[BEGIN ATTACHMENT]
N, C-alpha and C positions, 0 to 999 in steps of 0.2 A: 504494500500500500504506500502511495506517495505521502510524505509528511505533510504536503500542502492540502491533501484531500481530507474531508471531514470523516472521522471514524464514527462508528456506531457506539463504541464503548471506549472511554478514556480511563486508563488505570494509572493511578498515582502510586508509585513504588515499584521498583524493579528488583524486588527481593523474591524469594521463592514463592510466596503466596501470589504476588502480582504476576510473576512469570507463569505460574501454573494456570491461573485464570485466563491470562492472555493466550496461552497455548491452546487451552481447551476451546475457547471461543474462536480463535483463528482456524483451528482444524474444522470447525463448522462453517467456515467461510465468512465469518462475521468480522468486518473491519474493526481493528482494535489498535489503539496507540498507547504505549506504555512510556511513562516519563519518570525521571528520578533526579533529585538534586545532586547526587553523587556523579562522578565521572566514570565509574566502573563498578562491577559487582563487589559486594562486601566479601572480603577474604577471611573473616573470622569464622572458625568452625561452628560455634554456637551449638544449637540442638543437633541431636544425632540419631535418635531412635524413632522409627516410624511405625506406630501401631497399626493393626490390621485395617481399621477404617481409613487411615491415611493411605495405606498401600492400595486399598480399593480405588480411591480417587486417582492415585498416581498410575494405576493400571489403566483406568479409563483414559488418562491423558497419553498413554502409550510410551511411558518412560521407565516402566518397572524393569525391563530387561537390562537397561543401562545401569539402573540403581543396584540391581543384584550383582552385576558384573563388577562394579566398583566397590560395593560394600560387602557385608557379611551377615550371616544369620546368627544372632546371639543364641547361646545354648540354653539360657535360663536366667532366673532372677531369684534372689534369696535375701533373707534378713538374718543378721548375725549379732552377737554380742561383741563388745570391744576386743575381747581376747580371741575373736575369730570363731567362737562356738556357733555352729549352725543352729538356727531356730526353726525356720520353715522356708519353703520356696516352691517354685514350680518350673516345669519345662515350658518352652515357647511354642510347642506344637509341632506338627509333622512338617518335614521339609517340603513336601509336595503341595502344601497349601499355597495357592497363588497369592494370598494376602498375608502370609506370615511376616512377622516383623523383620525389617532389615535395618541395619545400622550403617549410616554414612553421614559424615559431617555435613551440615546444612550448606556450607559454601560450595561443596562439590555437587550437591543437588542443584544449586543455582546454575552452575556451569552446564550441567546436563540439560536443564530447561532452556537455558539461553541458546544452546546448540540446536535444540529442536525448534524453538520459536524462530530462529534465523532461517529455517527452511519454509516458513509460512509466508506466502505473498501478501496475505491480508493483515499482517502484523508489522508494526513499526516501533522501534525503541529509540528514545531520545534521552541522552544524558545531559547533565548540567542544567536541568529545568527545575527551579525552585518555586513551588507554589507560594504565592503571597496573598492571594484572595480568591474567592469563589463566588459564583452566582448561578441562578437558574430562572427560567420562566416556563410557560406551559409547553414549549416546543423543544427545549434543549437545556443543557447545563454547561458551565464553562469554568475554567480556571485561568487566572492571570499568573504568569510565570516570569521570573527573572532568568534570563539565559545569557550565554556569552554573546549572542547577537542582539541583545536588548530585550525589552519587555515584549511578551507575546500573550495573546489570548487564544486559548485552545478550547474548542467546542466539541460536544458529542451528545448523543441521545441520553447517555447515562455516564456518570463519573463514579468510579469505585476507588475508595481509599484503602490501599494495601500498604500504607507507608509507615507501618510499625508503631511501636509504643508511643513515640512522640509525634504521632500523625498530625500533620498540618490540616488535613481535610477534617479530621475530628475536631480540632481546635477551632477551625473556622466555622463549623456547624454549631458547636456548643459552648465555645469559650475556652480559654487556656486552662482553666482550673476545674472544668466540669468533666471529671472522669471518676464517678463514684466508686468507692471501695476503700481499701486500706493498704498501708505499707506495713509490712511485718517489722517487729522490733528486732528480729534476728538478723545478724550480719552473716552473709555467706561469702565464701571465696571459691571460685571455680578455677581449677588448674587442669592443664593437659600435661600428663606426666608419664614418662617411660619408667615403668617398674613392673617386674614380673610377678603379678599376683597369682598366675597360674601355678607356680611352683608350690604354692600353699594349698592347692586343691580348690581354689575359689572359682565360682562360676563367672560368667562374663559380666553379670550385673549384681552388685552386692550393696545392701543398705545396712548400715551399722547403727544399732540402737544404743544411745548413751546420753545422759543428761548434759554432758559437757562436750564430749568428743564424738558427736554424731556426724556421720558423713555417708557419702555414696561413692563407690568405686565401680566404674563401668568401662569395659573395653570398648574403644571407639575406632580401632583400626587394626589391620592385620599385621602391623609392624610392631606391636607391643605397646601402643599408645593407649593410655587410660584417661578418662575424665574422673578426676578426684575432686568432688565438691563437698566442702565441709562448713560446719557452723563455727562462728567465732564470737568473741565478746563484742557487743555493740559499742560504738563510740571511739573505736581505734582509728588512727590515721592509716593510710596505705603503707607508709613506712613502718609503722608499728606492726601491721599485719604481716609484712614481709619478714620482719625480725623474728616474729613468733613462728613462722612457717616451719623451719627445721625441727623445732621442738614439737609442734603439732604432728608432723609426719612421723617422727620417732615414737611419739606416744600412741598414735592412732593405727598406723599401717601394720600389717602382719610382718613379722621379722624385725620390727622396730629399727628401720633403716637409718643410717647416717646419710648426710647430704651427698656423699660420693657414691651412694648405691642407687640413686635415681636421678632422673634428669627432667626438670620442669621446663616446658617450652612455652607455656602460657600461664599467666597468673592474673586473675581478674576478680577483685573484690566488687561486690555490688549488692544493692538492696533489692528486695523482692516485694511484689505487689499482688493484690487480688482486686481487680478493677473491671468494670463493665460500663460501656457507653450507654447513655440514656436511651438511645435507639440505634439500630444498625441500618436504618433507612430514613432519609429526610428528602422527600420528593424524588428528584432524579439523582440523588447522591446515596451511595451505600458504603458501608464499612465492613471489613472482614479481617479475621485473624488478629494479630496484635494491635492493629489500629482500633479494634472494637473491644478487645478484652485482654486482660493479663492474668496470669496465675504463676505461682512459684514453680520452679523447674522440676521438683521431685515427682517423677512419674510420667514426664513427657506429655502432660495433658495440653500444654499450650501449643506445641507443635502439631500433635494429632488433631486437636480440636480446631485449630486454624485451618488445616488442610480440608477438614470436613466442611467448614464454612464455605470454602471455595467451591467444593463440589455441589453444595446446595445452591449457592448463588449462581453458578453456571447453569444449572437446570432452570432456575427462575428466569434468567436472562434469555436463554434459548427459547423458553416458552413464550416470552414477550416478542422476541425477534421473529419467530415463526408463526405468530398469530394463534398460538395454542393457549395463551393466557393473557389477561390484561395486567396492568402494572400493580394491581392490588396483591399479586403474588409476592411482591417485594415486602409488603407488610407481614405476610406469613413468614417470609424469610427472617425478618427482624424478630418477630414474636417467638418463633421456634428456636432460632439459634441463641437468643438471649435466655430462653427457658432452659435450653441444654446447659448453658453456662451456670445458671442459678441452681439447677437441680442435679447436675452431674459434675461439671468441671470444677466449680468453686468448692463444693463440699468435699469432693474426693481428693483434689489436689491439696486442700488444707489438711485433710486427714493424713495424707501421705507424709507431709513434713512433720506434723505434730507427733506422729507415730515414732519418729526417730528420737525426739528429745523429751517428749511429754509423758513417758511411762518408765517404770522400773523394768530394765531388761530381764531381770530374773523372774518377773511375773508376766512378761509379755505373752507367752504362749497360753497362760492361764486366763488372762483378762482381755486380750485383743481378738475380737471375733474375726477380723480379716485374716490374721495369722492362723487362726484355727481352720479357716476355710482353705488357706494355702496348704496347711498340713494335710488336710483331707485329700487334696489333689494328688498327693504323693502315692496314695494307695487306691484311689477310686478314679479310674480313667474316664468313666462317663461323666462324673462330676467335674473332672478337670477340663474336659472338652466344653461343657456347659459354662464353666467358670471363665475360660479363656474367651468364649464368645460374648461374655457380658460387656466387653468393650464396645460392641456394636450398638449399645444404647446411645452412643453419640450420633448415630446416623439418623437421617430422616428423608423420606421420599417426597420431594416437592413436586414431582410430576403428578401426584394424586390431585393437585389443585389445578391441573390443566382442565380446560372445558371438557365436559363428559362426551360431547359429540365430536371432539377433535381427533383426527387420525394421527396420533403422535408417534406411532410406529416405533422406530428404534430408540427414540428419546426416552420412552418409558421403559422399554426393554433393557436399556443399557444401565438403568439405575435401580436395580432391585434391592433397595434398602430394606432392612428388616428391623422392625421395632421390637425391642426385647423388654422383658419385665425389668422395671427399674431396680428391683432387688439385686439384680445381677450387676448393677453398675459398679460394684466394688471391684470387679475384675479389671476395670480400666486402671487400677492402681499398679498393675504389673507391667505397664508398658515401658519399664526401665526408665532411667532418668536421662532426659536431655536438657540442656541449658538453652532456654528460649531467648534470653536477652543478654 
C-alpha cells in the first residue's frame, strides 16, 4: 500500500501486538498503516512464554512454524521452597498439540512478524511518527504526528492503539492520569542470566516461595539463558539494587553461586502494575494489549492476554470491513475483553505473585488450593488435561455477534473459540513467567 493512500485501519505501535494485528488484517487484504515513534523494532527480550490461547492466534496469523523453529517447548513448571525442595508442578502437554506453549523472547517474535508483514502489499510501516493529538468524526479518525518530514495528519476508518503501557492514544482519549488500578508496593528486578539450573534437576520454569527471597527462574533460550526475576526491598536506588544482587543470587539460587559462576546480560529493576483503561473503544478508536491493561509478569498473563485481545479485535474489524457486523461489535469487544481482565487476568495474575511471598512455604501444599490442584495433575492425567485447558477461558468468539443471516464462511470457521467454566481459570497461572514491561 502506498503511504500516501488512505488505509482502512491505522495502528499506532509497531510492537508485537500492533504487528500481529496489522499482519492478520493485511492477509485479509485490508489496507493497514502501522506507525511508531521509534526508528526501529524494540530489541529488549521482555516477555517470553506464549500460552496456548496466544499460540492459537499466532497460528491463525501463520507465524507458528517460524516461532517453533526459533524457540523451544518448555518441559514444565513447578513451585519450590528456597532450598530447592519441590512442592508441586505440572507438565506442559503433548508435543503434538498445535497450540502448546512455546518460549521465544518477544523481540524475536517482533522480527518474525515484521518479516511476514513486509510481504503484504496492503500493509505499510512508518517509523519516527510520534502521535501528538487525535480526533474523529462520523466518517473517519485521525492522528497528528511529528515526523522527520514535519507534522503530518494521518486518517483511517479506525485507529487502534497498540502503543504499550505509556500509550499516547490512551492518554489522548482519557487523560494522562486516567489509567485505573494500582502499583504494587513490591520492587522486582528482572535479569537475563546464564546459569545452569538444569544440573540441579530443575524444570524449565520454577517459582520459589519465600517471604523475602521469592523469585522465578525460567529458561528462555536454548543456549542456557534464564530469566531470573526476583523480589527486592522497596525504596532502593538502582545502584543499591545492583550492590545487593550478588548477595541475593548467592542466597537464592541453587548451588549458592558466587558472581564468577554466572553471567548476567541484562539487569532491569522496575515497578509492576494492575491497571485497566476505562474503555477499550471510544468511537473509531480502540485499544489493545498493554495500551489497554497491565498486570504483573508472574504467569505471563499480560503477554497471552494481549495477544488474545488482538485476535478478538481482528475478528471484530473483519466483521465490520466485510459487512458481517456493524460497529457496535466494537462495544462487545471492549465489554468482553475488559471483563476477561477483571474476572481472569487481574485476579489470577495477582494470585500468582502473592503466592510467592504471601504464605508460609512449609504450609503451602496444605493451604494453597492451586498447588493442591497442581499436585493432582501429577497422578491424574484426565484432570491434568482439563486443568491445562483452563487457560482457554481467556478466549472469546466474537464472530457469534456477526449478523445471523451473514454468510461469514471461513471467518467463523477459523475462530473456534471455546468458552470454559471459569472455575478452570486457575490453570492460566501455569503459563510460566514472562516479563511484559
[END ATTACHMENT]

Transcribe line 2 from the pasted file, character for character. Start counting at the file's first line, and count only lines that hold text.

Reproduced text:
C-alpha cells in the first residue's frame, strides 16, 4: 500500500501486538498503516512464554512454524521452597498439540512478524511518527504526528492503539492520569542470566516461595539463558539494587553461586502494575494489549492476554470491513475483553505473585488450593488435561455477534473459540513467567 493512500485501519505501535494485528488484517487484504515513534523494532527480550490461547492466534496469523523453529517447548513448571525442595508442578502437554506453549523472547517474535508483514502489499510501516493529538468524526479518525518530514495528519476508518503501557492514544482519549488500578508496593528486578539450573534437576520454569527471597527462574533460550526475576526491598536506588544482587543470587539460587559462576546480560529493576483503561473503544478508536491493561509478569498473563485481545479485535474489524457486523461489535469487544481482565487476568495474575511471598512455604501444599490442584495433575492425567485447558477461558468468539443471516464462511470457521467454566481459570497461572514491561 502506498503511504500516501488512505488505509482502512491505522495502528499506532509497531510492537508485537500492533504487528500481529496489522499482519492478520493485511492477509485479509485490508489496507493497514502501522506507525511508531521509534526508528526501529524494540530489541529488549521482555516477555517470553506464549500460552496456548496466544499460540492459537499466532497460528491463525501463520507465524507458528517460524516461532517453533526459533524457540523451544518448555518441559514444565513447578513451585519450590528456597532450598530447592519441590512442592508441586505440572507438565506442559503433548508435543503434538498445535497450540502448546512455546518460549521465544518477544523481540524475536517482533522480527518474525515484521518479516511476514513486509510481504503484504496492503500493509505499510512508518517509523519516527510520534502521535501528538487525535480526533474523529462520523466518517473517519485521525492522528497528528511529528515526523522527520514535519507534522503530518494521518486518517483511517479506525485507529487502534497498540502503543504499550505509556500509550499516547490512551492518554489522548482519557487523560494522562486516567489509567485505573494500582502499583504494587513490591520492587522486582528482572535479569537475563546464564546459569545452569538444569544440573540441579530443575524444570524449565520454577517459582520459589519465600517471604523475602521469592523469585522465578525460567529458561528462555536454548543456549542456557534464564530469566531470573526476583523480589527486592522497596525504596532502593538502582545502584543499591545492583550492590545487593550478588548477595541475593548467592542466597537464592541453587548451588549458592558466587558472581564468577554466572553471567548476567541484562539487569532491569522496575515497578509492576494492575491497571485497566476505562474503555477499550471510544468511537473509531480502540485499544489493545498493554495500551489497554497491565498486570504483573508472574504467569505471563499480560503477554497471552494481549495477544488474545488482538485476535478478538481482528475478528471484530473483519466483521465490520466485510459487512458481517456493524460497529457496535466494537462495544462487545471492549465489554468482553475488559471483563476477561477483571474476572481472569487481574485476579489470577495477582494470585500468582502473592503466592510467592504471601504464605508460609512449609504450609503451602496444605493451604494453597492451586498447588493442591497442581499436585493432582501429577497422578491424574484426565484432570491434568482439563486443568491445562483452563487457560482457554481467556478466549472469546466474537464472530457469534456477526449478523445471523451473514454468510461469514471461513471467518467463523477459523475462530473456534471455546468458552470454559471459569472455575478452570486457575490453570492460566501455569503459563510460566514472562516479563511484559